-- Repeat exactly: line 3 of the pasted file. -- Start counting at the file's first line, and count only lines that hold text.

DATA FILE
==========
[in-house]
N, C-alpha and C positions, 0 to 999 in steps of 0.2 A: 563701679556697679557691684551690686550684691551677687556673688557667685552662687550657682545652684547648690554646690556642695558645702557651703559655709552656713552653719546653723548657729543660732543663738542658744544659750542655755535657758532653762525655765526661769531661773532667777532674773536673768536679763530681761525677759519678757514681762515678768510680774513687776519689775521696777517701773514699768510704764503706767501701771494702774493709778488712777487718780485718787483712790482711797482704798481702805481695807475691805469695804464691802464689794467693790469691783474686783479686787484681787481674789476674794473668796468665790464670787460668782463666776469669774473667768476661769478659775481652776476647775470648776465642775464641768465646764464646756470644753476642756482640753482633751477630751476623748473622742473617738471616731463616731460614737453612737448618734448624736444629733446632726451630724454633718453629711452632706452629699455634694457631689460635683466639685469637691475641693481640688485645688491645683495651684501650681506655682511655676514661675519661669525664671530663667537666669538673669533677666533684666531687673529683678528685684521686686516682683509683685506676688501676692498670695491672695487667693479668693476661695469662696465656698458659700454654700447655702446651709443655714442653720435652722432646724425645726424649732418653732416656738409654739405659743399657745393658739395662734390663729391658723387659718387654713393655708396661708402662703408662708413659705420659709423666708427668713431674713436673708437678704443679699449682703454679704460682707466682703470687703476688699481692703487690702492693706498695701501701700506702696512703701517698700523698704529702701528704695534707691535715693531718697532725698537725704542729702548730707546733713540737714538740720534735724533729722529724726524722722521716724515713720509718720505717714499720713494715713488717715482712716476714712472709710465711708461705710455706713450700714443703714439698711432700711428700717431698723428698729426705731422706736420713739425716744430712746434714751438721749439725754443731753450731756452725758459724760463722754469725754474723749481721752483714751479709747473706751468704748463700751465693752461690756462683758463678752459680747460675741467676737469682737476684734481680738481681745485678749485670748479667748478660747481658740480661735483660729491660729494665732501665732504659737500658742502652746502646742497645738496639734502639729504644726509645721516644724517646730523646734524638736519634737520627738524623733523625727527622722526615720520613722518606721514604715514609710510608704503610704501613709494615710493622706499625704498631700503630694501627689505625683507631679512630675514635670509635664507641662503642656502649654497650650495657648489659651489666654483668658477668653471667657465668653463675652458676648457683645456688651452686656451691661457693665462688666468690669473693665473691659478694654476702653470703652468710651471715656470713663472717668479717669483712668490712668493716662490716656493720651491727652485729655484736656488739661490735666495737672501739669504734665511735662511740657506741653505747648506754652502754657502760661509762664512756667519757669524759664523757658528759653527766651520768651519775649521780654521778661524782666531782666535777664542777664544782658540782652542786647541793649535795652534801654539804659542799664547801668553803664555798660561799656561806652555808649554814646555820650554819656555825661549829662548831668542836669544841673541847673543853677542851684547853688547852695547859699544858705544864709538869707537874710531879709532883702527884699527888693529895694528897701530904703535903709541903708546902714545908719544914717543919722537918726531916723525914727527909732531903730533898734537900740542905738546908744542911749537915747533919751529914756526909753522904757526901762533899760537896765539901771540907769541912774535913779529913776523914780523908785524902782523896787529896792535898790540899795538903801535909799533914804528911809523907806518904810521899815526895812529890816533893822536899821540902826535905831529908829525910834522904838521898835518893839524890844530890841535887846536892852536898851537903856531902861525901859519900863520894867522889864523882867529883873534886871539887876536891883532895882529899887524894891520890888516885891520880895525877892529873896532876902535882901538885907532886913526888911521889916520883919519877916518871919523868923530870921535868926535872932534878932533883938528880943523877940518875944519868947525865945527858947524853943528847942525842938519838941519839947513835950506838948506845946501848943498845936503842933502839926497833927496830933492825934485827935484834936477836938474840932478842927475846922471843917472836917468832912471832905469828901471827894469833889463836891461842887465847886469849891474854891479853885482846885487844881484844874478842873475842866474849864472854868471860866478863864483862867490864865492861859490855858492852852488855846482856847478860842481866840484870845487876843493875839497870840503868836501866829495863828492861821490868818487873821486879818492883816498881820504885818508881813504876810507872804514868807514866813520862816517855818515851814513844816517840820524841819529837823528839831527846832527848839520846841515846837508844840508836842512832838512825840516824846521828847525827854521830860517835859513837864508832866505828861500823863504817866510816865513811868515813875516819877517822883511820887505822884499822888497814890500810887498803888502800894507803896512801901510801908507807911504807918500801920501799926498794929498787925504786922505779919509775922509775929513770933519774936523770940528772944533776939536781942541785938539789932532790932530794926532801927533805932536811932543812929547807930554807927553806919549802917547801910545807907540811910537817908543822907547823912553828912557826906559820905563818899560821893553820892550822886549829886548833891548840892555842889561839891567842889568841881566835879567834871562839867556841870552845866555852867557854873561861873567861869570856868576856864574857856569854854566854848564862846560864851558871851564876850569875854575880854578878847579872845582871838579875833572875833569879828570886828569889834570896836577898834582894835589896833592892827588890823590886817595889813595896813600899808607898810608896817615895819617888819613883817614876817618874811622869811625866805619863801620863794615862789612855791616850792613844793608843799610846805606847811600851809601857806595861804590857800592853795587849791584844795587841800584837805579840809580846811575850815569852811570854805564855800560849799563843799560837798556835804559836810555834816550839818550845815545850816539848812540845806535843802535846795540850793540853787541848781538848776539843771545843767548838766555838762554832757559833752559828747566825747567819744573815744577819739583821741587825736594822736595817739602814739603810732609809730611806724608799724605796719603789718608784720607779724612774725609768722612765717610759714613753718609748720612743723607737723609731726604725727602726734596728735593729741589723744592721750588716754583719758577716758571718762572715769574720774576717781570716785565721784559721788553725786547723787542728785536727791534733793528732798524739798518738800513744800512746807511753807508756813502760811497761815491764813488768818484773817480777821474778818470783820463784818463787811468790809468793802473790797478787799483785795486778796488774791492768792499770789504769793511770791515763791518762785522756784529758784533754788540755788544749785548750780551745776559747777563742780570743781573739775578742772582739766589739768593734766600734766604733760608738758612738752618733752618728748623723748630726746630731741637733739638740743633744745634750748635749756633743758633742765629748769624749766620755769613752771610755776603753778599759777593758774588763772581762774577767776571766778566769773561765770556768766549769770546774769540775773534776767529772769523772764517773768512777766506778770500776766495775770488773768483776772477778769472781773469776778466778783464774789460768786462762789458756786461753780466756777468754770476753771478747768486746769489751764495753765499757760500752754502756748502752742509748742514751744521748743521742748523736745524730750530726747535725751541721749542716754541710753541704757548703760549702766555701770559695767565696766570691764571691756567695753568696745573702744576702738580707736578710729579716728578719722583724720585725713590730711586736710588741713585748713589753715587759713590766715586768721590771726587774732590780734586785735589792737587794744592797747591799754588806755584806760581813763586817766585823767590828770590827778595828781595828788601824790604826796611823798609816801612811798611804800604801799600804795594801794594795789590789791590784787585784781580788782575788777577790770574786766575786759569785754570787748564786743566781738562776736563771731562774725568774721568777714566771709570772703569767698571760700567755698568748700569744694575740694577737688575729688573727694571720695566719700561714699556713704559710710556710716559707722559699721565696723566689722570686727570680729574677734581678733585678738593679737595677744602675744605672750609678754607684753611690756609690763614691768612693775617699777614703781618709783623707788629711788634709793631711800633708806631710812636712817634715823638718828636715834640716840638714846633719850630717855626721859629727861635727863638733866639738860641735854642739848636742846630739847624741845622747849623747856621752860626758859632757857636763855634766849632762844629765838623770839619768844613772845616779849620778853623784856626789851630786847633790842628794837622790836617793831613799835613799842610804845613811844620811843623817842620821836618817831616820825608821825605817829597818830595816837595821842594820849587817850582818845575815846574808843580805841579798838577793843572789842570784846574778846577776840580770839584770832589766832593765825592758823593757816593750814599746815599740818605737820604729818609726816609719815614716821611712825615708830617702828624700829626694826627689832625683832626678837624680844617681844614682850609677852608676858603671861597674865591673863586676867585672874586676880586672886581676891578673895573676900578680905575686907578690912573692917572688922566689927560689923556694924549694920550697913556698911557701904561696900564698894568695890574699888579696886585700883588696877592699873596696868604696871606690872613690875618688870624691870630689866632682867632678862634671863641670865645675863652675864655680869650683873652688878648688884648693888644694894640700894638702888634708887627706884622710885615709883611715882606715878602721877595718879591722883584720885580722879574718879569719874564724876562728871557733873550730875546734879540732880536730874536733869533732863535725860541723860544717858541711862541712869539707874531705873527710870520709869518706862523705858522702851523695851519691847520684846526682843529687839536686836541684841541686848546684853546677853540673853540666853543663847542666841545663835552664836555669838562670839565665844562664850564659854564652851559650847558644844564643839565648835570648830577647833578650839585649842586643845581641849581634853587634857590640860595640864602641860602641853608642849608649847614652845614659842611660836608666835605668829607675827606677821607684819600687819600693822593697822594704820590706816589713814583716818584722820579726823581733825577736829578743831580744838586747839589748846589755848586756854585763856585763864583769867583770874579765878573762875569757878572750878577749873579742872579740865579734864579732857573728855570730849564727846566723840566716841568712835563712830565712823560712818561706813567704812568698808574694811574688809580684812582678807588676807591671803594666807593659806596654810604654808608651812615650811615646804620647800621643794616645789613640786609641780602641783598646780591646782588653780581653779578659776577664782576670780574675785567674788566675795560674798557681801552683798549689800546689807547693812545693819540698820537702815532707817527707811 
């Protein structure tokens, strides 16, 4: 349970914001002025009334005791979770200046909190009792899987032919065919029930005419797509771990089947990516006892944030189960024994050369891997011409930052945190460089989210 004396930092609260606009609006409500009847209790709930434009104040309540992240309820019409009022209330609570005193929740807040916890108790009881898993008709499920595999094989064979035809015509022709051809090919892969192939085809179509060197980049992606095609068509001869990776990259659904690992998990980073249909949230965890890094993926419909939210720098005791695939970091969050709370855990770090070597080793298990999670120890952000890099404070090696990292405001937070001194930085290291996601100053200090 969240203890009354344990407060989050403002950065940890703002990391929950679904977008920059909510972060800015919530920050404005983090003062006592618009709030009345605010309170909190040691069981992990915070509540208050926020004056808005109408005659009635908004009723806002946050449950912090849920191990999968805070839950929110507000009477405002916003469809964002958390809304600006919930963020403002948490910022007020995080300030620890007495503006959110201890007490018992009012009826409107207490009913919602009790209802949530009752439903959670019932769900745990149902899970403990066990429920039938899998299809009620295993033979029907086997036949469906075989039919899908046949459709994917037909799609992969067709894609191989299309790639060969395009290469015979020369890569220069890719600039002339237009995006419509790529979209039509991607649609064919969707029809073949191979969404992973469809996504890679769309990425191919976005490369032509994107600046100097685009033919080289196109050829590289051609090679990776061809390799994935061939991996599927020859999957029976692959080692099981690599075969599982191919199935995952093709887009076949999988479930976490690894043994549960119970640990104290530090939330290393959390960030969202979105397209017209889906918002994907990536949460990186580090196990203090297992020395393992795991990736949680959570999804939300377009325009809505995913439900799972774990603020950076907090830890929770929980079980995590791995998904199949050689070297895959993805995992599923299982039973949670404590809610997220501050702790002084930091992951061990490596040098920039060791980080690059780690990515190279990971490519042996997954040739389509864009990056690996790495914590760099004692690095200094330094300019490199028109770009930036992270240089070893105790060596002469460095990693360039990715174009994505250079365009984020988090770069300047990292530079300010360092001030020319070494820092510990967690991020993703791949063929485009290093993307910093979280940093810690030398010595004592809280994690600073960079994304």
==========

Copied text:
């Protein structure tokens, strides 16, 4: 349970914001002025009334005791979770200046909190009792899987032919065919029930005419797509771990089947990516006892944030189960024994050369891997011409930052945190460089989210 004396930092609260606009609006409500009847209790709930434009104040309540992240309820019409009022209330609570005193929740807040916890108790009881898993008709499920595999094989064979035809015509022709051809090919892969192939085809179509060197980049992606095609068509001869990776990259659904690992998990980073249909949230965890890094993926419909939210720098005791695939970091969050709370855990770090070597080793298990999670120890952000890099404070090696990292405001937070001194930085290291996601100053200090 969240203890009354344990407060989050403002950065940890703002990391929950679904977008920059909510972060800015919530920050404005983090003062006592618009709030009345605010309170909190040691069981992990915070509540208050926020004056808005109408005659009635908004009723806002946050449950912090849920191990999968805070839950929110507000009477405002916003469809964002958390809304600006919930963020403002948490910022007020995080300030620890007495503006959110201890007490018992009012009826409107207490009913919602009790209802949530009752439903959670019932769900745990149902899970403990066990429920039938899998299809009620295993033979029907086997036949469906075989039919899908046949459709994917037909799609992969067709894609191989299309790639060969395009290469015979020369890569220069890719600039002339237009995006419509790529979209039509991607649609064919969707029809073949191979969404992973469809996504890679769309990425191919976005490369032509994107600046100097685009033919080289196109050829590289051609090679990776061809390799994935061939991996599927020859999957029976692959080692099981690599075969599982191919199935995952093709887009076949999988479930976490690894043994549960119970640990104290530090939330290393959390960030969202979105397209017209889906918002994907990536949460990186580090196990203090297992020395393992795991990736949680959570999804939300377009325009809505995913439900799972774990603020950076907090830890929770929980079980995590791995998904199949050689070297895959993805995992599923299982039973949670404590809610997220501050702790002084930091992951061990490596040098920039060791980080690059780690990515190279990971490519042996997954040739389509864009990056690996790495914590760099004692690095200094330094300019490199028109770009930036992270240089070893105790060596002469460095990693360039990715174009994505250079365009984020988090770069300047990292530079300010360092001030020319070494820092510990967690991020993703791949063929485009290093993307910093979280940093810690030398010595004592809280994690600073960079994304």